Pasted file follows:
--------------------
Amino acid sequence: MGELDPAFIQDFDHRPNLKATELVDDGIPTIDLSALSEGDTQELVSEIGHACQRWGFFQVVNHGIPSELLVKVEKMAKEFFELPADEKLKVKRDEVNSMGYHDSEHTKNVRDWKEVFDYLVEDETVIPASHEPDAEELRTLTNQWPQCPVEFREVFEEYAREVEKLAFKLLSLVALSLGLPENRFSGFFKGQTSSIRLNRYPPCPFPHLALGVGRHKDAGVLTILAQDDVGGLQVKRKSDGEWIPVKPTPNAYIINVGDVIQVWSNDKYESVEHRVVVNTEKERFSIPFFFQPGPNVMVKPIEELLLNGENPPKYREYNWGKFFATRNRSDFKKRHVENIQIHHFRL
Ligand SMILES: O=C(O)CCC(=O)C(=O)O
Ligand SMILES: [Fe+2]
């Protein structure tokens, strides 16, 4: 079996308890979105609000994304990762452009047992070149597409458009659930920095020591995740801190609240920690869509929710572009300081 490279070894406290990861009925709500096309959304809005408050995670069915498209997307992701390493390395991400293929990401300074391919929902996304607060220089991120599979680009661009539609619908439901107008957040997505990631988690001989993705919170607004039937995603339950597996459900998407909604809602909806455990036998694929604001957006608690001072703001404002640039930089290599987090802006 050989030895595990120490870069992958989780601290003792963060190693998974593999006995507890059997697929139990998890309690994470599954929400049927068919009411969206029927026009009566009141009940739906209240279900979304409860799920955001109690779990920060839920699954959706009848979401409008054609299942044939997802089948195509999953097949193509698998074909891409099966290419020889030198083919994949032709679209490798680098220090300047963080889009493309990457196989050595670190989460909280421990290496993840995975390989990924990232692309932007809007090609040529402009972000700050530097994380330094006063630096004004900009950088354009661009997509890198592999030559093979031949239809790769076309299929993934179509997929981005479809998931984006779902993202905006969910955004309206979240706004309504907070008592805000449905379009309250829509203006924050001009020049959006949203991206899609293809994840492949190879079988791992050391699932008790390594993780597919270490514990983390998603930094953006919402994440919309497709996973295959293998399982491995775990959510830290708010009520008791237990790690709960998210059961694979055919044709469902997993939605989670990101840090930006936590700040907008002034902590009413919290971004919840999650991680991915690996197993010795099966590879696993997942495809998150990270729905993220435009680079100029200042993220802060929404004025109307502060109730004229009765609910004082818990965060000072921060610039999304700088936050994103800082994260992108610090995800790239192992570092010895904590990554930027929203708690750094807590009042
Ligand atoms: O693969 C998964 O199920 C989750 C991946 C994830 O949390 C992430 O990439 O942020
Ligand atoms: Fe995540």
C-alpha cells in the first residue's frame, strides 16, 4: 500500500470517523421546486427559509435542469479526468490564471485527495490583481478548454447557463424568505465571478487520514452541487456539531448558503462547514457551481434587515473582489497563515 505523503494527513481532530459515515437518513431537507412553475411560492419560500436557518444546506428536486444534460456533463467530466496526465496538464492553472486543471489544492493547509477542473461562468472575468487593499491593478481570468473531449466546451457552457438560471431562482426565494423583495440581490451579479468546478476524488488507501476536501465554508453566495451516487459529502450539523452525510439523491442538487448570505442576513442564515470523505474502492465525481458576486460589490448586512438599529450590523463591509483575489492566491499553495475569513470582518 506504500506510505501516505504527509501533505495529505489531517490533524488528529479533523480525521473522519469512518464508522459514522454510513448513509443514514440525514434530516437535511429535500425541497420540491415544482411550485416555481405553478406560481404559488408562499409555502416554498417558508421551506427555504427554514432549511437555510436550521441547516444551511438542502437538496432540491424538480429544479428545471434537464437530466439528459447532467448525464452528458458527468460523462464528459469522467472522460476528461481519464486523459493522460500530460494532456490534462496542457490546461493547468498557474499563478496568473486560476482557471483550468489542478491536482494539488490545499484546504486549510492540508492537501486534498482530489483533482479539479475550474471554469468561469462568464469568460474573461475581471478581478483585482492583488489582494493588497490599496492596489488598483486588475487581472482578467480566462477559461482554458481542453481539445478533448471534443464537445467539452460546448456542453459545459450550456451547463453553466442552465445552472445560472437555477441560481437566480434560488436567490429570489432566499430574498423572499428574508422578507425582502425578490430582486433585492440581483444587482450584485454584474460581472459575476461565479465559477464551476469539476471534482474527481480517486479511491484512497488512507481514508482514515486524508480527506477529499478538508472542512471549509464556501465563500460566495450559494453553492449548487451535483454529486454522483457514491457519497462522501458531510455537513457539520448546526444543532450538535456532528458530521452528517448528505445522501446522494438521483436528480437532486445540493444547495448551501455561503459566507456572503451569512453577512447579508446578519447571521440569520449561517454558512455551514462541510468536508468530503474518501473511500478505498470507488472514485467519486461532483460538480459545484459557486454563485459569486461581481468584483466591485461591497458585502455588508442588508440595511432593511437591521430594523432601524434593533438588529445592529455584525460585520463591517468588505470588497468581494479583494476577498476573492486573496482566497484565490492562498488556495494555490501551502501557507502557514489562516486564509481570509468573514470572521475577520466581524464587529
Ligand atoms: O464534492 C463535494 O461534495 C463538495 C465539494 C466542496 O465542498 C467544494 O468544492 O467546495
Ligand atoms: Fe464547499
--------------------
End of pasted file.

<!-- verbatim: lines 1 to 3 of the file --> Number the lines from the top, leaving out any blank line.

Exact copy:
Amino acid sequence: MGELDPAFIQDFDHRPNLKATELVDDGIPTIDLSALSEGDTQELVSEIGHACQRWGFFQVVNHGIPSELLVKVEKMAKEFFELPADEKLKVKRDEVNSMGYHDSEHTKNVRDWKEVFDYLVEDETVIPASHEPDAEELRTLTNQWPQCPVEFREVFEEYAREVEKLAFKLLSLVALSLGLPENRFSGFFKGQTSSIRLNRYPPCPFPHLALGVGRHKDAGVLTILAQDDVGGLQVKRKSDGEWIPVKPTPNAYIINVGDVIQVWSNDKYESVEHRVVVNTEKERFSIPFFFQPGPNVMVKPIEELLLNGENPPKYREYNWGKFFATRNRSDFKKRHVENIQIHHFRL
Ligand SMILES: O=C(O)CCC(=O)C(=O)O
Ligand SMILES: [Fe+2]